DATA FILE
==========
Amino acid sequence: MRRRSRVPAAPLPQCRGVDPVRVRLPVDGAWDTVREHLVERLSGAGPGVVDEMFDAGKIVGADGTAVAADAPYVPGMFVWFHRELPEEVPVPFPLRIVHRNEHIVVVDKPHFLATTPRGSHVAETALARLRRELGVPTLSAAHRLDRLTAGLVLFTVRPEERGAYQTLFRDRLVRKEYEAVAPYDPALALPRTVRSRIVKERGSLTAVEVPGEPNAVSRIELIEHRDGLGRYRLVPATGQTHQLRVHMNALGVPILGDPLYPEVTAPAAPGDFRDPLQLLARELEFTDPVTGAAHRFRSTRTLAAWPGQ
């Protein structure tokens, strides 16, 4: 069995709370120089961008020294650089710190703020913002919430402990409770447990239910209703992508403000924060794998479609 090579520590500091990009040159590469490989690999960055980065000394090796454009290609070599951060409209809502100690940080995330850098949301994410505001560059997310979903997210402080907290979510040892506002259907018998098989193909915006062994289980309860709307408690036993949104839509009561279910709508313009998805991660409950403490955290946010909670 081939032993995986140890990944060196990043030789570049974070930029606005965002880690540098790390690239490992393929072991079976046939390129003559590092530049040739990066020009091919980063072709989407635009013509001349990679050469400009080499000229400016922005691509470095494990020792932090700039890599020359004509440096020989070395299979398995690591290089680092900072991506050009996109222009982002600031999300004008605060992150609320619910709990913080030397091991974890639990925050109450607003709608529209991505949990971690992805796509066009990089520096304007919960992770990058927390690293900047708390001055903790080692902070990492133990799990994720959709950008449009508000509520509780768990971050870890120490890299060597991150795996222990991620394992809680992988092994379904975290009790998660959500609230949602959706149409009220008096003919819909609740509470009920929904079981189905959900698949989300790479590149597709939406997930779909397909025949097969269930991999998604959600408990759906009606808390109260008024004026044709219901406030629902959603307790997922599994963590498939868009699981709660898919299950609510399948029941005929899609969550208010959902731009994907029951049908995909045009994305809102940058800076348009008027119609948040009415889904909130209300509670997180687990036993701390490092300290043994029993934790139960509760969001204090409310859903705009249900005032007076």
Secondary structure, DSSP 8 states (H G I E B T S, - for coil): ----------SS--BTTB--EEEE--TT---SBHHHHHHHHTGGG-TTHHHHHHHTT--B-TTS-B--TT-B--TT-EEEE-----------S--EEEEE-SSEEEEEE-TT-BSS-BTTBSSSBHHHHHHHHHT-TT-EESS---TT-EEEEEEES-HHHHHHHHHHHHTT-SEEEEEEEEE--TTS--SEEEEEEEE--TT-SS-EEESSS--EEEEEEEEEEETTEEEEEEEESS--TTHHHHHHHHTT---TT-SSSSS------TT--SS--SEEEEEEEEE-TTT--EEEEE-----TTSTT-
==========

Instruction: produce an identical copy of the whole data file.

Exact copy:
Amino acid sequence: MRRRSRVPAAPLPQCRGVDPVRVRLPVDGAWDTVREHLVERLSGAGPGVVDEMFDAGKIVGADGTAVAADAPYVPGMFVWFHRELPEEVPVPFPLRIVHRNEHIVVVDKPHFLATTPRGSHVAETALARLRRELGVPTLSAAHRLDRLTAGLVLFTVRPEERGAYQTLFRDRLVRKEYEAVAPYDPALALPRTVRSRIVKERGSLTAVEVPGEPNAVSRIELIEHRDGLGRYRLVPATGQTHQLRVHMNALGVPILGDPLYPEVTAPAAPGDFRDPLQLLARELEFTDPVTGAAHRFRSTRTLAAWPGQ
């Protein structure tokens, strides 16, 4: 069995709370120089961008020294650089710190703020913002919430402990409770447990239910209703992508403000924060794998479609 090579520590500091990009040159590469490989690999960055980065000394090796454009290609070599951060409209809502100690940080995330850098949301994410505001560059997310979903997210402080907290979510040892506002259907018998098989193909915006062994289980309860709307408690036993949104839509009561279910709508313009998805991660409950403490955290946010909670 081939032993995986140890990944060196990043030789570049974070930029606005965002880690540098790390690239490992393929072991079976046939390129003559590092530049040739990066020009091919980063072709989407635009013509001349990679050469400009080499000229400016922005691509470095494990020792932090700039890599020359004509440096020989070395299979398995690591290089680092900072991506050009996109222009982002600031999300004008605060992150609320619910709990913080030397091991974890639990925050109450607003709608529209991505949990971690992805796509066009990089520096304007919960992770990058927390690293900047708390001055903790080692902070990492133990799990994720959709950008449009508000509520509780768990971050870890120490890299060597991150795996222990991620394992809680992988092994379904975290009790998660959500609230949602959706149409009220008096003919819909609740509470009920929904079981189905959900698949989300790479590149597709939406997930779909397909025949097969269930991999998604959600408990759906009606808390109260008024004026044709219901406030629902959603307790997922599994963590498939868009699981709660898919299950609510399948029941005929899609969550208010959902731009994907029951049908995909045009994305809102940058800076348009008027119609948040009415889904909130209300509670997180687990036993701390490092300290043994029993934790139960509760969001204090409310859903705009249900005032007076």
Secondary structure, DSSP 8 states (H G I E B T S, - for coil): ----------SS--BTTB--EEEE--TT---SBHHHHHHHHTGGG-TTHHHHHHHTT--B-TTS-B--TT-B--TT-EEEE-----------S--EEEEE-SSEEEEEE-TT-BSS-BTTBSSSBHHHHHHHHHT-TT-EESS---TT-EEEEEEES-HHHHHHHHHHHHTT-SEEEEEEEEE--TTS--SEEEEEEEE--TT-SS-EEESSS--EEEEEEEEEEETTEEEEEEEESS--TTHHHHHHHHTT---TT-SSSSS------TT--SS--SEEEEEEEEE-TTT--EEEEE-----TTSTT-